The Content Of The Article:
- Harvest herbs properly
- Preserve herbs by drying
- Tips for preserving herbs
- Freeze or insert herbs
- Seasoned Salt
- Conserve roots
- Make wild garlic pesto yourself
Send some of your culinary herbs into a deep sleep as soon as they reach the fragrant top form! Preserved in bottles, jars and cans, they wait to be awakened to culinary life in winter.
Harvest herbs properly
In the herb harvest, it depends on the right time. The aroma of herbs such as thyme or sage is most pronounced just before flowering, after which the power of seed formation benefits - at the expense of the essential oils. Oregano and savory are an exception and remain aromatic during flowering. Lemon balm and peppermint, on the other hand, taste rather unpleasant. When harvesting, always cut whole stems from these herbs to a hand's breadth above the ground. This promotes the - again tasty - new shoot. The ideal time of each herb can be found in herbal books.
Ideal for harvesting herbs is a sunny morning as soon as the nocturnal dew has dried. Cut the plants if possible before the midday heat. If you use the herbs fresh in the kitchen, however, you can harvest at any time of the day. When harvesting, use a sharp knife or pair of scissors and cut off enough of the stems to leave about half of the leaves behind - so that the plants can regenerate quickly. An exception is the above-mentioned herbs, which develop an unpleasant taste from the flower, and are stimulated by the more radical cut to the re-emergence.
A sunny, warm morning is ideal for herb picking because then they have the most flavor
Preserve herbs by drying
Drying is the most common method of preserving herbs. Particularly suitable are spice and tea herbs, such as sage, rosemary, thyme or peppermint and lemon verbena. In large-leaved species such as sage and laurel you pick only the leaves and then dried on a Darre. For this purpose, for example, a wooden frame with a fabric of gauze fabric or fine wire mesh is suitable. The stems of small-leaved species are collected into small bundles and hung in an airy place. It should be as dark as possible so that the leaves and stems retain their fresh green color and the natural flavors are not destroyed by intense UV light. The dry leaves should be stripped and stored in dark glass jars or tin cans. Important: Never dry herbs in bright sunlight, in drafts or in the hot oven, as this will destroy the aromatic ingredients.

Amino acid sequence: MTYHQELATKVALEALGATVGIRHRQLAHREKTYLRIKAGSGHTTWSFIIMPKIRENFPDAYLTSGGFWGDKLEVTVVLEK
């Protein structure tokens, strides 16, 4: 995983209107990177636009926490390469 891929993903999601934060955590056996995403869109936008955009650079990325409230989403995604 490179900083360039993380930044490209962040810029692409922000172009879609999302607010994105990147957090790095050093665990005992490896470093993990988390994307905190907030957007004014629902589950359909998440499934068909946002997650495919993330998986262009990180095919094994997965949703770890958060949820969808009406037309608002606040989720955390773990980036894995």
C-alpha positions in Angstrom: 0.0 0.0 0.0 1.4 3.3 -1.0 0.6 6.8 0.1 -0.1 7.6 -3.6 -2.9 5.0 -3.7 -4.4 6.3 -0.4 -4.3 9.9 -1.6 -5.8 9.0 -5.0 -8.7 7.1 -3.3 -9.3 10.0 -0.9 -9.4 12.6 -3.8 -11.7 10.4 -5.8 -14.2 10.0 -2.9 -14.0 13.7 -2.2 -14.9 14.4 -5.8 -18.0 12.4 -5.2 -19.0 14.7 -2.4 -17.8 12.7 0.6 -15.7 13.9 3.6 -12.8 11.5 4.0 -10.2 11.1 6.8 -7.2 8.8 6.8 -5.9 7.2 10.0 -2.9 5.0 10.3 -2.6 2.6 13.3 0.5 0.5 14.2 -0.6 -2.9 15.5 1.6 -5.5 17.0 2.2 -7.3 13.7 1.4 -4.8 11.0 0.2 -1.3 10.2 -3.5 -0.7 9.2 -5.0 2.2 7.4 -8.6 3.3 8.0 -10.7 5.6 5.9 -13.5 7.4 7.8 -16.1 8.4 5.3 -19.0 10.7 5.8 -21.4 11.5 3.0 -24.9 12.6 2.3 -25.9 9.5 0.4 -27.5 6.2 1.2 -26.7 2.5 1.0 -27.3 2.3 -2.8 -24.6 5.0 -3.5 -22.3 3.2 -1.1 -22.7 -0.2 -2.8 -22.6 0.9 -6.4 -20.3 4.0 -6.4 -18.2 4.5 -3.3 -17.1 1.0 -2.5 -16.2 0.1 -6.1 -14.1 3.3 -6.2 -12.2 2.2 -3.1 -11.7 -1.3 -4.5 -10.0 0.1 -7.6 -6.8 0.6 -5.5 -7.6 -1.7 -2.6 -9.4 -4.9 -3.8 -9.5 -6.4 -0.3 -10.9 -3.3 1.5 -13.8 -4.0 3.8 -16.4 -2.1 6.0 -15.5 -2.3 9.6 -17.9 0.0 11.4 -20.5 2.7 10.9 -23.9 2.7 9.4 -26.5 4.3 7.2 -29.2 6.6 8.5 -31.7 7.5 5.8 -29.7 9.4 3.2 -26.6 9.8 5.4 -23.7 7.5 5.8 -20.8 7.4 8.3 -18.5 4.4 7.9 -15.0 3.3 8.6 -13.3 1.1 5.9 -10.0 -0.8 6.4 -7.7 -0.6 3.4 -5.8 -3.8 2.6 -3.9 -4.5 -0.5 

Tips for preserving herbs
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To preserve the aroma, do not wash the herbs before drying them if possible. Bundle the shoots to hang on the stems
Large leaves, such as sage, can be threaded onto a wire to dry
As soon as the herbs have dried up, gently brush the leaves of savory, thyme and co. From the stems and fill them into the storage containers
Mediterranean herbs give in high quality olive oil a fine spice for grilled meats, potatoes, tomato sauces or soups
In ice cube containers, herbs can be cut into small pieces and thawed in portions
Grind 100 g of fresh herbs, 100 g of Parmesan and 60 g of roasted pine nuts. Mix with 150 ml of olive oil and a little salt - a pesto is ready. Holds about two weeks!
Freeze or insert herbs
Chives, dill, chervil, basil, parsley and other types with soft leaves and shoots are better for freezing. Wash fresh herbs, pat dry and finely chop on a wooden board. Then pour the chopped herbs in small portions into the compartments of an ice cube container, pour some water and then freeze them immediately. Do not thaw the herbs to use, but add them directly to the food in the frozen ice cube. The frozen ice cubes can be stored for months.
Some herbs like basil, dill, leaf coriander and chervil do not tolerate drying. They can be preserved well in vinegar or oil. Simply cover a few herb stalks in a bottle with olive oil and let stand for two to three weeks. Stir every day and then strain the oil through a coarse mesh cloth.
Salt is a very good preservative - especially for fresh herbs. A good mixing ratio is 100 g of coarse salt on 3 tablespoons of crushed herbs
Salt also preserves fresh herbs very well.It inhibits the growth of food spoilage microorganisms. The following applies: a lot of salt and little herb. Dried herbs have a mixing ratio of 1: 1. Simply mortar or mix, mix with salt and fill into small, tight-fitting glasses. Once you reopen it, it smells like summer!
After digging, the roots are rinsed under running water and dabbed dry and then processed quickly. Remove gnawed and unsightly pieces and cut thick roots and rhizomes (for example, ginger) into pieces or slices before drying. To dry the root pieces are threaded with a darning needle on kitchen yarn or raffia and hung in a shady place. If the roots are easily broken, they are dry.
Make wild garlic pesto yourself
In this video we show you how you can make wild garlic pesto yourself. Have fun with the imitation!